positive steps were being taken to reduce the general outcry against poor governance. Among
them were the recent inclusion of the poor in the process of policy design, the flow of
information to the rural poor, a more positive and pro-active interaction between
parliaments and civil society, the decentralisation of government to local levels and other
outreach programmes as having a positive impact on accountability. Delegates agreed that if
these actions were to be maintained, it would be necessary to cultivate tendencies like
freedom of expression, an independent judiciary and a wellequipped free press.
Delegates agreed that to make sustained and serious inroads against poverty, it was
necessary to formulate monetary, fiscal and structural policies aimed at maximising per
capita labour productivity by the poor. To achieve this government budgets should target
capacity building for the poor by providing them with skills in areas such as education,
health, capital, infrastructure, management skills and other necessary tools to increase
their capacity to meet both local and global market demands. Prioritisation of government
expenditure on these should be based on a clear understanding of the impact and efficiency
of the particular choices made, given the capacity of the available supporting institutions
and the wishes of the poor themselves.
The importance of analysing empirical situations, monitoring the relevance of existing
policies and following up on programmes was highlighted. Governments needed to be properly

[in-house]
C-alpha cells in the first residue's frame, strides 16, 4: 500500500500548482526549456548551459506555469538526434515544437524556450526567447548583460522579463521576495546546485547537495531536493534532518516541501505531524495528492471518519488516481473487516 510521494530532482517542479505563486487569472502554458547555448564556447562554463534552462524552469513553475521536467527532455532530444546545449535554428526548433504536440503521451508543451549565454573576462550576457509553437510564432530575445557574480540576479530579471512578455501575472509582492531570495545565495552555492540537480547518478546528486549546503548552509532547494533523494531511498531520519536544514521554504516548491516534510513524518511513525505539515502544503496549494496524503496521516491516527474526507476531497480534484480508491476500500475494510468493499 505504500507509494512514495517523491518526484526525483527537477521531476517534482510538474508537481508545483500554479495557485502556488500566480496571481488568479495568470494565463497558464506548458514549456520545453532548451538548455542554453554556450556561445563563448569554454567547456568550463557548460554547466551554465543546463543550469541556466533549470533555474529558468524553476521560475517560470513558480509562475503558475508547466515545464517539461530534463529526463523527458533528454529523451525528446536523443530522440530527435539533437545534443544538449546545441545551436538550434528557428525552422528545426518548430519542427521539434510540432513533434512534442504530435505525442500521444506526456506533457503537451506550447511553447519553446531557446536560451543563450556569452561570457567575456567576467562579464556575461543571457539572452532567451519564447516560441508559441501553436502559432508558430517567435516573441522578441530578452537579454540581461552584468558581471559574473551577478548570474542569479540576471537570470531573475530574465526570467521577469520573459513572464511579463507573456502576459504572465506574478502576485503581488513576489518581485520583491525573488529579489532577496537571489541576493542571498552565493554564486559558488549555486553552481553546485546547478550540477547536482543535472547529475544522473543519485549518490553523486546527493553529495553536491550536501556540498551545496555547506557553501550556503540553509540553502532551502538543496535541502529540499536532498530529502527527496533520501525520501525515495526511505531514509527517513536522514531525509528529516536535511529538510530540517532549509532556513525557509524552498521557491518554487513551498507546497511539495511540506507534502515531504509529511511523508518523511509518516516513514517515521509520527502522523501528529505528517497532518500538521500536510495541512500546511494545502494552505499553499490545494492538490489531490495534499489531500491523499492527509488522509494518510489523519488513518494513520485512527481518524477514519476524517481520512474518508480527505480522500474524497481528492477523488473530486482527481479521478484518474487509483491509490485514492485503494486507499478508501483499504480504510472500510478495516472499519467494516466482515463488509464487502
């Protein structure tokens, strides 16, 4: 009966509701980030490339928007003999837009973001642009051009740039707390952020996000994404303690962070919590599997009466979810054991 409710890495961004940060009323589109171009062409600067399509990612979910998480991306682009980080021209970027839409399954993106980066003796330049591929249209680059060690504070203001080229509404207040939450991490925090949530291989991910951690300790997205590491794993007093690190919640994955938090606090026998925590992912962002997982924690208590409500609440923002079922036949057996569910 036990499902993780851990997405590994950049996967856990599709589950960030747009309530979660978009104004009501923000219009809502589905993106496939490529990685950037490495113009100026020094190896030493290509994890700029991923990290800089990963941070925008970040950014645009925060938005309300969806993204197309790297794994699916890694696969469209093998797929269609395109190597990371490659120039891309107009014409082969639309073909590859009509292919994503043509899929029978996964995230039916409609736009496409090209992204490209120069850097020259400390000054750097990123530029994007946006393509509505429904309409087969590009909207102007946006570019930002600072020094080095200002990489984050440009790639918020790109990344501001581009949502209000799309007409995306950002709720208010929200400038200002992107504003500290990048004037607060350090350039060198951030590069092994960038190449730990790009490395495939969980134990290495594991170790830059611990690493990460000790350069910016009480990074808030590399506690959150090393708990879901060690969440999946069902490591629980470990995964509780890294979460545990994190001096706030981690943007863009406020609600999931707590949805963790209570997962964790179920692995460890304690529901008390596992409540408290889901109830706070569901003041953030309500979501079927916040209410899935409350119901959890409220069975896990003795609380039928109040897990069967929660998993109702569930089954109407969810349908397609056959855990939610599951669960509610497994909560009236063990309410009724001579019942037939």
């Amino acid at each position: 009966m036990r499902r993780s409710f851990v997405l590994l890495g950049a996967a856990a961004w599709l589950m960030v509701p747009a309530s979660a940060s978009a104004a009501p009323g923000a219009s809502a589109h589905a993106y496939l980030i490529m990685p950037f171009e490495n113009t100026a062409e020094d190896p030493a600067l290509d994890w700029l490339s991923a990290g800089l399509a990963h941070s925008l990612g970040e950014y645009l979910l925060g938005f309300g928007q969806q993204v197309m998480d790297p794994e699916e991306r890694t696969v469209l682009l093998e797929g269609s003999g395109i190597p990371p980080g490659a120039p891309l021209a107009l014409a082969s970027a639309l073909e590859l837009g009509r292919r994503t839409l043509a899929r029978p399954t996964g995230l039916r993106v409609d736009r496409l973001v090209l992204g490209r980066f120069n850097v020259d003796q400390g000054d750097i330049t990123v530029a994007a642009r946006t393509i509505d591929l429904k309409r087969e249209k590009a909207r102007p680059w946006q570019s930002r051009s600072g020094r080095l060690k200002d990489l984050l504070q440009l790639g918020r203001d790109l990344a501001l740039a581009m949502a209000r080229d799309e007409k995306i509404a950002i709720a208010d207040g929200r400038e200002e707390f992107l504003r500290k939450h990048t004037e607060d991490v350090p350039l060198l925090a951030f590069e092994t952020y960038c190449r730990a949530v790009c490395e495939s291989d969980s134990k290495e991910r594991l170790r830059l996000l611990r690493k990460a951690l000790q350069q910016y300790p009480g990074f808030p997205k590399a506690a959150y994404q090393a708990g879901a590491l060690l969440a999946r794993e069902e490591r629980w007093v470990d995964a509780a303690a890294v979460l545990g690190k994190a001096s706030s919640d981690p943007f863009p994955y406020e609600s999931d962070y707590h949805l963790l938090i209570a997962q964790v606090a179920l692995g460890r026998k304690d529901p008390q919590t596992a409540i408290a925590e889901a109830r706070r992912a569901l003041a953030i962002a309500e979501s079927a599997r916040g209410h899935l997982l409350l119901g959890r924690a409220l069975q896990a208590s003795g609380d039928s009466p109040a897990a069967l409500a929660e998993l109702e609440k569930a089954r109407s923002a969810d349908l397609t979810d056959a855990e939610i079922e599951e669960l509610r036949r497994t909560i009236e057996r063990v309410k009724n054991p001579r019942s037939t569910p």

informed about the situation on the ground; this implied the need to use appropriate
measuring techniques and equipment to gather the relevant information. Co-ordination of
information input to government was necessary to create a systematic approach in addressing
common experiences and also to facilitate the assessment of policy outcomes. The role of the
poor themselves in this process was not clear because of the disparity in perception between
the local and the national levels.
National ownership and broad endorsement of poverty reduction strategies necessitated a
shift in donor practices to the empowerment of governments that had earned consensus on
national priorities. Delegates agreed that the focus of donors ought to be on the outcomes
of policies and programmes rather than on conditionalities and ex ante promises. It was
important for countries to be able to develop their own solutions and strategies to
implement policies that were deemed essential to the reduction of poverty. Governments also
needed to be able to predict the commitments of donors in financing medium term plans, but
they also had to show their own commitment in achieving set out objectives with a clear
mechanism for domestic accountability.
Delegates also agreed that poverty was at the heart of conflict situations and action was
needed to reduce their potential.
Linking up: For more information on the conference summary and papers:
3.4 Different Poverties, Different Policies
The Development Studies Association of the University of Manchester held a three day
international conference from the 10th вЂ“ 12th September 2001 with the title вЂњDifferent
Poverties, Different PoliciesвЂќ. Over 100 papers were presented; many had a direct relevance
to Southern African themes. The papers dealt with a variety of issues affecting poverty,
including trade, economic growth, management of natural resources, land reform and relations
with donor countries and organisations.
Panel titles included Development Management, Core Issues on Chronic Poverty, Policies on
the Measurement of Poverty and Poverty Reduction, Labour and Migration, Remote Rural Spatial
Poverty Traps, Social Exclusion and Demilitarisation.
Linking up: These papers should be of interest to a wide group of persons and institutions
active in Southern Africa. The papers may be accessed at: